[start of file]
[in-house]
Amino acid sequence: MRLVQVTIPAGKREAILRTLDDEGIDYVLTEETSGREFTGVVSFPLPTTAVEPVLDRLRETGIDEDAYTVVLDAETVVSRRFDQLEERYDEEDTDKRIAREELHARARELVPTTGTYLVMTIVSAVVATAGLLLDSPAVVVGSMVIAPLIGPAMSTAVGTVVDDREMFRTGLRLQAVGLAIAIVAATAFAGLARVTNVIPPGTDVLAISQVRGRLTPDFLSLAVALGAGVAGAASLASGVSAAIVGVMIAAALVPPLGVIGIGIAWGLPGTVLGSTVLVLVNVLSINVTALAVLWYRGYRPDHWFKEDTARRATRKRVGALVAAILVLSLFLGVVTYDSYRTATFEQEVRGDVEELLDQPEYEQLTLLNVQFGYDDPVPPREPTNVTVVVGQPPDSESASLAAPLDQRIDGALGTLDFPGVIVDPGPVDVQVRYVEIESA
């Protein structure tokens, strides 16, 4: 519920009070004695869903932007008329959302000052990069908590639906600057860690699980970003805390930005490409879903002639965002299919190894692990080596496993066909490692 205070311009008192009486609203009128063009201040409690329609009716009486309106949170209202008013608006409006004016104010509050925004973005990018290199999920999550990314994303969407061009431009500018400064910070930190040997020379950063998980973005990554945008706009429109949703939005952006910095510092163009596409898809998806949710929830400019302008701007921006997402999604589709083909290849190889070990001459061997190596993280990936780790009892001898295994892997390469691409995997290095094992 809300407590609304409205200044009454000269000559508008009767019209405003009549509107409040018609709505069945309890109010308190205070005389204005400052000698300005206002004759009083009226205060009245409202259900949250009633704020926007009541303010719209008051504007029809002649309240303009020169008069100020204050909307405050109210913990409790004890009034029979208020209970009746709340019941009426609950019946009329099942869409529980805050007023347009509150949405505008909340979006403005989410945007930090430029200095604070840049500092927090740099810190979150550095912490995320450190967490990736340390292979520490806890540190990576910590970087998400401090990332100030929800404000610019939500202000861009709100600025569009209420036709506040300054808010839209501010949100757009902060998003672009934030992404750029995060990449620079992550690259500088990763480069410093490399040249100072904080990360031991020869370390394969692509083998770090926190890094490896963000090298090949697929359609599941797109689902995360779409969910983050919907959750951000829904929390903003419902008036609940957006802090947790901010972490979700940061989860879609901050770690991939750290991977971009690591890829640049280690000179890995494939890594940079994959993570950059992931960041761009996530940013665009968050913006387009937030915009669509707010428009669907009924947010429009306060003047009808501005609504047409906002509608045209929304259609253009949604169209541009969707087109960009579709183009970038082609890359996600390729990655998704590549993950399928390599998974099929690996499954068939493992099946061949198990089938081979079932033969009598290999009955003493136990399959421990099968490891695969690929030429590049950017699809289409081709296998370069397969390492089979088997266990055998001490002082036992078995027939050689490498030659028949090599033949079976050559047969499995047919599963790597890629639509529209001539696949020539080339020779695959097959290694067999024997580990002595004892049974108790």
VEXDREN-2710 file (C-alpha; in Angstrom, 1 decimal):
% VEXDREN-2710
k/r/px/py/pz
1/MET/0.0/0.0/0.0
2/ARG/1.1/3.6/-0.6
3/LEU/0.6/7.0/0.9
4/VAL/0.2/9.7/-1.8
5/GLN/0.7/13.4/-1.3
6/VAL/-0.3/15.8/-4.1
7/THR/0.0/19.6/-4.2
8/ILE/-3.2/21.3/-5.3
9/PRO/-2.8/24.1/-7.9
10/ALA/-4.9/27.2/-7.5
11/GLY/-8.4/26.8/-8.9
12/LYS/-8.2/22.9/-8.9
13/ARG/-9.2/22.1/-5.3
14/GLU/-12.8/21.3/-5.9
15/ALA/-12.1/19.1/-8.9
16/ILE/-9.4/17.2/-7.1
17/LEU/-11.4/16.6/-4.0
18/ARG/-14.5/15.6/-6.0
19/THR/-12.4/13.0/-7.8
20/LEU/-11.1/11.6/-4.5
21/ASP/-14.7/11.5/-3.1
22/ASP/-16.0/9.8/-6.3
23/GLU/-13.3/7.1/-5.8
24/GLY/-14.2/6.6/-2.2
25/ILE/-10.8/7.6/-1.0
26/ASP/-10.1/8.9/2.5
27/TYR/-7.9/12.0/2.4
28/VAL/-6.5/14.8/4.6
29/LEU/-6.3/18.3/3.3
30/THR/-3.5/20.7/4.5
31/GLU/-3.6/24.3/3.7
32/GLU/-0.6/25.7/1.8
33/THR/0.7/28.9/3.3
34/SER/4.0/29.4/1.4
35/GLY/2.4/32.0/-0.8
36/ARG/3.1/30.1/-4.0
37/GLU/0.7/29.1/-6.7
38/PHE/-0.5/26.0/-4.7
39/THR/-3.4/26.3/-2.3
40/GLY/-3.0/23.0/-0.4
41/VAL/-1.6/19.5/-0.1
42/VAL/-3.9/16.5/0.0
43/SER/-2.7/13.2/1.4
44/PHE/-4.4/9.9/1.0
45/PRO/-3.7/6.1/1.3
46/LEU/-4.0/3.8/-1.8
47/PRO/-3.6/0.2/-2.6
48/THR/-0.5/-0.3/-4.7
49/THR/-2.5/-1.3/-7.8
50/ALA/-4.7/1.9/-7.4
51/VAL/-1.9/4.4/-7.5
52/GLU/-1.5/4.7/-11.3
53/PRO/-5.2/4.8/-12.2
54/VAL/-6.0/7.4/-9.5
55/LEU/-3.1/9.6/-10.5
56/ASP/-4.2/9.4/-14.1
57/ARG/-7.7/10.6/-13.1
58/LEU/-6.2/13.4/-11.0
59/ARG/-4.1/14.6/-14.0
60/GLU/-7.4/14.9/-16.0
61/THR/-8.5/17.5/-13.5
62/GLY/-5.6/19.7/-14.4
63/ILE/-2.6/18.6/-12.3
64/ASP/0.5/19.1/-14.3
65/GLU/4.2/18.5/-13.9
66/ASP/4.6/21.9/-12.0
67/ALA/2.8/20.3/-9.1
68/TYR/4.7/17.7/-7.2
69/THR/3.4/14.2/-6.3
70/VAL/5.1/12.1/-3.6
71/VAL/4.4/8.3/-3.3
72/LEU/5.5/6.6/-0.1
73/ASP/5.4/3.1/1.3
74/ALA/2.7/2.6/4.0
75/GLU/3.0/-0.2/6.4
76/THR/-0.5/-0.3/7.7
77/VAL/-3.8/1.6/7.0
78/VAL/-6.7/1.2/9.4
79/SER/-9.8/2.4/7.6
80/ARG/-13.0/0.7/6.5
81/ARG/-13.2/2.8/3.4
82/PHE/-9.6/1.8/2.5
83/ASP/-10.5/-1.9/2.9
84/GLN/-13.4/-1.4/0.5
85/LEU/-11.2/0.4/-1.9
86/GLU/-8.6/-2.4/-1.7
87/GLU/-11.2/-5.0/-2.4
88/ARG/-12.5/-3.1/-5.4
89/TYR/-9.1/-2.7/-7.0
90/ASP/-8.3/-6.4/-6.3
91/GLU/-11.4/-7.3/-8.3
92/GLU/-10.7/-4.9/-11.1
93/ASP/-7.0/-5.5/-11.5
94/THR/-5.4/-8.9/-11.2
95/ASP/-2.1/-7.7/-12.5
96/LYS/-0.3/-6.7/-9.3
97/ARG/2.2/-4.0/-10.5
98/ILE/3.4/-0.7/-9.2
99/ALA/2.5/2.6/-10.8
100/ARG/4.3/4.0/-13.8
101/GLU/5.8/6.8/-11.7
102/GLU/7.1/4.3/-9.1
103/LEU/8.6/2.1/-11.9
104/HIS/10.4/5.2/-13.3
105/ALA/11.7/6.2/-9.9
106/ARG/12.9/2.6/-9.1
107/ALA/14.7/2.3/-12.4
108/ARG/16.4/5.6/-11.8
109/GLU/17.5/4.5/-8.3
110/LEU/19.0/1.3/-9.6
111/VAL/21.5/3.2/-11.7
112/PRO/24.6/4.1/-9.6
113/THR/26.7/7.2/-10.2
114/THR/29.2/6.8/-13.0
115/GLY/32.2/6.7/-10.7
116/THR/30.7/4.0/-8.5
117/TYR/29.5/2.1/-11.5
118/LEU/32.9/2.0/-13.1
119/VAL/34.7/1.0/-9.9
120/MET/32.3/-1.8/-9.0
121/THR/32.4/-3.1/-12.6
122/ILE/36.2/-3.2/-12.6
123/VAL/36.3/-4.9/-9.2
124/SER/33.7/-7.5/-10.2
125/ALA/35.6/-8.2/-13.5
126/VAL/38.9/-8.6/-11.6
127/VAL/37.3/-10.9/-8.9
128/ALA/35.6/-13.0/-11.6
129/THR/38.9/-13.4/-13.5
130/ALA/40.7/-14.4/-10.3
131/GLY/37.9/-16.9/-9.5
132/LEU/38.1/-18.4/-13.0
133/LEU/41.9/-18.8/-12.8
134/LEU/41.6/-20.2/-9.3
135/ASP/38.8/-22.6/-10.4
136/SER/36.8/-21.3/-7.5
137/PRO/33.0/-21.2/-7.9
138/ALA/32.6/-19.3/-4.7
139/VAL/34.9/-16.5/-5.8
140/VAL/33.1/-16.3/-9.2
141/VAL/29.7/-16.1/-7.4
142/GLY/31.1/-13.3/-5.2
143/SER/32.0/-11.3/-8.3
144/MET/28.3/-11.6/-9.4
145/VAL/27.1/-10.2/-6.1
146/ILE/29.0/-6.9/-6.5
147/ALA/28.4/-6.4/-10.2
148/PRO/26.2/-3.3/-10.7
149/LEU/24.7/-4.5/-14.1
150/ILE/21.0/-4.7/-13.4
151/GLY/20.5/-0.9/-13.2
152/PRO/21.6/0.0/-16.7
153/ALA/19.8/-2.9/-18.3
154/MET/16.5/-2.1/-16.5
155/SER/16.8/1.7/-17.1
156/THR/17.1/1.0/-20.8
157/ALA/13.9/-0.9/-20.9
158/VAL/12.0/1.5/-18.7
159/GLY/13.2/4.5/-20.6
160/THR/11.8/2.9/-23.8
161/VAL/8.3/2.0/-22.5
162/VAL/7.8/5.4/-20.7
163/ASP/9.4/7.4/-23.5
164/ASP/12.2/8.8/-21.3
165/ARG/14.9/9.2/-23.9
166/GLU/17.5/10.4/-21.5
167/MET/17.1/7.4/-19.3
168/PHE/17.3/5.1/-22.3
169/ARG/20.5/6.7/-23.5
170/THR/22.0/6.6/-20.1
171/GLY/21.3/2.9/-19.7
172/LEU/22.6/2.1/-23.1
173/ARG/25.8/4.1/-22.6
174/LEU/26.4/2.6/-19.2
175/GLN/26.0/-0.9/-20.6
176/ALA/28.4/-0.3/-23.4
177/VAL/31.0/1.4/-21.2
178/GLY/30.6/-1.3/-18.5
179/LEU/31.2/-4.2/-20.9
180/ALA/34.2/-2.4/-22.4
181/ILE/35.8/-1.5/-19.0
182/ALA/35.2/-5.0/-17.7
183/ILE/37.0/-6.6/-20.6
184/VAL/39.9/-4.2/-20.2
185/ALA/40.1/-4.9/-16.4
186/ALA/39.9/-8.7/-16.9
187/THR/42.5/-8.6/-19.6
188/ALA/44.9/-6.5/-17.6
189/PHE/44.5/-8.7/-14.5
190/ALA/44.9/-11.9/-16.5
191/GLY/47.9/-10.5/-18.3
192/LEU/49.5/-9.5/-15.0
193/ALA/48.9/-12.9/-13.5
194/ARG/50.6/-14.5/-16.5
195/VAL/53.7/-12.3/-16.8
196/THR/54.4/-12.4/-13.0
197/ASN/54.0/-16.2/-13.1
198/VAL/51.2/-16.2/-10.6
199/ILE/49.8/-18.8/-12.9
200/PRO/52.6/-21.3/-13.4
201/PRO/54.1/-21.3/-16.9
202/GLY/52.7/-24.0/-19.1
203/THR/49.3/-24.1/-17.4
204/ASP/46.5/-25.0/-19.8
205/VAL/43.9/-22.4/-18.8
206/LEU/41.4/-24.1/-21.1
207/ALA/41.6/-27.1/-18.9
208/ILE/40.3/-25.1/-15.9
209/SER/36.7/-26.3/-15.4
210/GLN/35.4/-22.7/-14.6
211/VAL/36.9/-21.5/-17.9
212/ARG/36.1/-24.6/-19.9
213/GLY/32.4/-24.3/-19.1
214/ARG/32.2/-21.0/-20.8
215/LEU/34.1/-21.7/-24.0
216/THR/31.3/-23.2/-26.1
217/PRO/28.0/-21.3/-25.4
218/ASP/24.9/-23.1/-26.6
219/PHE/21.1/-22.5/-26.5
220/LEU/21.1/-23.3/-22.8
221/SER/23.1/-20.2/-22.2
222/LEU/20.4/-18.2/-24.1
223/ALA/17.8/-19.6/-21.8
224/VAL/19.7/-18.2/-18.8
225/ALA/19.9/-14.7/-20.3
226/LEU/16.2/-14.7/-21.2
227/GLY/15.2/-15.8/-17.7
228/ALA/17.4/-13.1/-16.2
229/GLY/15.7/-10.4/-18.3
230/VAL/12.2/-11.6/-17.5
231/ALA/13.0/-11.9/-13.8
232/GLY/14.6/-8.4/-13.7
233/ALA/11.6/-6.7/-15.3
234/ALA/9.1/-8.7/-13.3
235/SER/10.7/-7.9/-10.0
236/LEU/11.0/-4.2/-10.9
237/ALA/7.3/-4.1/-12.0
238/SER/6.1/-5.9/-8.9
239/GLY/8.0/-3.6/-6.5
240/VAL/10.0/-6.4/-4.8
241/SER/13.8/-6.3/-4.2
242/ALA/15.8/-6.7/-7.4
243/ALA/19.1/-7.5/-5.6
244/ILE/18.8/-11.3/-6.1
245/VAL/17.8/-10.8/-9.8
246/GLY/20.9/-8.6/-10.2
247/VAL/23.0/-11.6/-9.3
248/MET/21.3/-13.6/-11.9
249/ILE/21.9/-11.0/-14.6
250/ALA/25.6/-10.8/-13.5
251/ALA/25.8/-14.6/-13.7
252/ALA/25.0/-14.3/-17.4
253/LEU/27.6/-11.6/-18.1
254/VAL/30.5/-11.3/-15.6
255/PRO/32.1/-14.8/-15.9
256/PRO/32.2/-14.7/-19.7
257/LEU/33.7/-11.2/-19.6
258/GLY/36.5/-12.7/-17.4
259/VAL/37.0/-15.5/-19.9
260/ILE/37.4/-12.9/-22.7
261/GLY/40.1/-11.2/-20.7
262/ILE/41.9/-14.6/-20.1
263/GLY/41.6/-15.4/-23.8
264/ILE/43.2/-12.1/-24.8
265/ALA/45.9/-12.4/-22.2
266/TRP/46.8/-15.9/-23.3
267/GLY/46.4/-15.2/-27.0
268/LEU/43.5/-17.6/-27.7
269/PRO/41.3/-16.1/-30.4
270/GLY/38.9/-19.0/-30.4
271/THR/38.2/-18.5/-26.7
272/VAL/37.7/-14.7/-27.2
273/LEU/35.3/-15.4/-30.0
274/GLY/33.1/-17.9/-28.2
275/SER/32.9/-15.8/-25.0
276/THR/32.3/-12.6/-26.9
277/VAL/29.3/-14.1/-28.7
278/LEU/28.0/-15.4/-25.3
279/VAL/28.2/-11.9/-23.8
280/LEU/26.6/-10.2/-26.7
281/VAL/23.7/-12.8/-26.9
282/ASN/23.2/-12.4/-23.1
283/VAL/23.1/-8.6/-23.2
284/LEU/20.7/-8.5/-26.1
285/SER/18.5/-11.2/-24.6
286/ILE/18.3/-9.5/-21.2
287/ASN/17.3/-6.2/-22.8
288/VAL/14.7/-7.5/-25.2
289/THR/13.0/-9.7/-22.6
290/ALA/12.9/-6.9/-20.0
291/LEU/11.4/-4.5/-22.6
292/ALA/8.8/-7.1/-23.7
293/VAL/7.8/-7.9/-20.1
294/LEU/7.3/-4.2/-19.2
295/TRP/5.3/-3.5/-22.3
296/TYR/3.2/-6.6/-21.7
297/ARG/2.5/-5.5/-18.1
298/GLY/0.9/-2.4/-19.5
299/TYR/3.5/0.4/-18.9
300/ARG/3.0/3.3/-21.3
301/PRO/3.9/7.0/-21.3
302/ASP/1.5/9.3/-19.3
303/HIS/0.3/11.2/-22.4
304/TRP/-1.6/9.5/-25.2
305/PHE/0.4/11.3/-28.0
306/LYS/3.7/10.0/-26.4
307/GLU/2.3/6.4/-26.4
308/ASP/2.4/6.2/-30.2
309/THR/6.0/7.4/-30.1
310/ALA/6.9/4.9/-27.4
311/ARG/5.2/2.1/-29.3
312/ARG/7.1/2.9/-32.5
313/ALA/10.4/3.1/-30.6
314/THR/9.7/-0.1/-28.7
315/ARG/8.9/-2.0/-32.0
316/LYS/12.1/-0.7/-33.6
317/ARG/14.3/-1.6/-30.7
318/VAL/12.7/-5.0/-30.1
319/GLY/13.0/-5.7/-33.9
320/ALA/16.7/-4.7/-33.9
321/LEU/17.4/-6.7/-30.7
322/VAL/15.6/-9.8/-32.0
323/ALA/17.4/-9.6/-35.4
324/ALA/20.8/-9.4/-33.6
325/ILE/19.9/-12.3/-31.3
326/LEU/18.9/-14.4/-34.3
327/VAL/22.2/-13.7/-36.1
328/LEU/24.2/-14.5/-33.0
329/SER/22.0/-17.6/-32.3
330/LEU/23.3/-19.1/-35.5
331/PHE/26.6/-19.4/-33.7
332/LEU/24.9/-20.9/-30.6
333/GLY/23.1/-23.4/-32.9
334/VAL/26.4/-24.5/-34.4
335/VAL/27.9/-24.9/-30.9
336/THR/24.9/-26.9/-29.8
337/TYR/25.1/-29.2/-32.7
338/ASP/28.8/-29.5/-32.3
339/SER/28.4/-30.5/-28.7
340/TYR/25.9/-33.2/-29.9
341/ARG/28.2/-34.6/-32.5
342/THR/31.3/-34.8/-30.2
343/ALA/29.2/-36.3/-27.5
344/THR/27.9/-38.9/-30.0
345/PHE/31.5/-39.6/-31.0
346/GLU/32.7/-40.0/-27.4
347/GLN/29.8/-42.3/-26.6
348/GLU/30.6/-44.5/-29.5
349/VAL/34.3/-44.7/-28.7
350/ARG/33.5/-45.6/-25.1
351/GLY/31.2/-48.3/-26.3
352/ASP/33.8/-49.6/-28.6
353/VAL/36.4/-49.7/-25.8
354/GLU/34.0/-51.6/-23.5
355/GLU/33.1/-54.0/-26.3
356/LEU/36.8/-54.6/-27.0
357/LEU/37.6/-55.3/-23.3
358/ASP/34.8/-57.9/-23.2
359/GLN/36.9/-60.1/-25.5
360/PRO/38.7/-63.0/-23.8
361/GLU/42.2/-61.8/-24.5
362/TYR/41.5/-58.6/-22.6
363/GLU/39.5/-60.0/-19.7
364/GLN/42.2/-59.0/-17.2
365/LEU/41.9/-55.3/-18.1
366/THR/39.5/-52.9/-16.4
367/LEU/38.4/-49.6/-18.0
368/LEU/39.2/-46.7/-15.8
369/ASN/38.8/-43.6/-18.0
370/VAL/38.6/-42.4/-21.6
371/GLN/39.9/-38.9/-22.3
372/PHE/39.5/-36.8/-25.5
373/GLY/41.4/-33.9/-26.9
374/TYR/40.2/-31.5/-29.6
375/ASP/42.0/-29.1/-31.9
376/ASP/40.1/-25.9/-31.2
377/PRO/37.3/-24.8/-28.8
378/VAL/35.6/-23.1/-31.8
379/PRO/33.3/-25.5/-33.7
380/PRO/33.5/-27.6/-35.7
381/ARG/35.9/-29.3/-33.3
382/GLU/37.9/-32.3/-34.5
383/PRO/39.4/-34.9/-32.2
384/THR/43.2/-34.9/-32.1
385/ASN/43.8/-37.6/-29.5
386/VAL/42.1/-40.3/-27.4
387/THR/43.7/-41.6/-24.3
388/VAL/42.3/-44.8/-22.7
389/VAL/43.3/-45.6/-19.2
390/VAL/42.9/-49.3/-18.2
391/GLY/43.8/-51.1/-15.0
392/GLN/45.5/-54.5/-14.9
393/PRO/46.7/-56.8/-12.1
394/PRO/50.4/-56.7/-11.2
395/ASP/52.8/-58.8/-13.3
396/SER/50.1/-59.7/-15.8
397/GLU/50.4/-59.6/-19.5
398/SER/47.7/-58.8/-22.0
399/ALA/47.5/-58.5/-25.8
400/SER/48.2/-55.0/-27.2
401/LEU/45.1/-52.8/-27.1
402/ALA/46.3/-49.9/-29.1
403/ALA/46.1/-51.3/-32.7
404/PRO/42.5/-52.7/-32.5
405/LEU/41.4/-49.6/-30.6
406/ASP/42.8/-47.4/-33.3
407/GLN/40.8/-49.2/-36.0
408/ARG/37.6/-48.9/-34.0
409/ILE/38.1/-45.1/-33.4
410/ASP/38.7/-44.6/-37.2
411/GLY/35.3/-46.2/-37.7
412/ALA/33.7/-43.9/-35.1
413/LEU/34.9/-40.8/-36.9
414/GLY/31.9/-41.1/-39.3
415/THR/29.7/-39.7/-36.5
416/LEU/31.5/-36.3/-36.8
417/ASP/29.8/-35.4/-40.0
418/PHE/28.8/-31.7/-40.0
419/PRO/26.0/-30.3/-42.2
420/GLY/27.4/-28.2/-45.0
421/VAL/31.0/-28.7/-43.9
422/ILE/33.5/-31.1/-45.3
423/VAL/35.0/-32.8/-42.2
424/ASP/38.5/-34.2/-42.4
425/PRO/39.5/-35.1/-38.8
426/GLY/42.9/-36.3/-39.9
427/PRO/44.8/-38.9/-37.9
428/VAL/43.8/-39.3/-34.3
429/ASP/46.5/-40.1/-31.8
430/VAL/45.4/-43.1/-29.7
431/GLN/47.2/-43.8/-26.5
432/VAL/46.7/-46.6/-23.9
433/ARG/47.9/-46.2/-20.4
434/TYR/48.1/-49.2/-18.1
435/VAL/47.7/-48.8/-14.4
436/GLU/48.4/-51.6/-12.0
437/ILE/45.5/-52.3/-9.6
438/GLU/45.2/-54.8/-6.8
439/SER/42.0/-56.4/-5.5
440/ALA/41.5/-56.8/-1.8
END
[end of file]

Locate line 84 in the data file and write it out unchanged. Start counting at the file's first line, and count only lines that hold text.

78/VAL/-6.7/1.2/9.4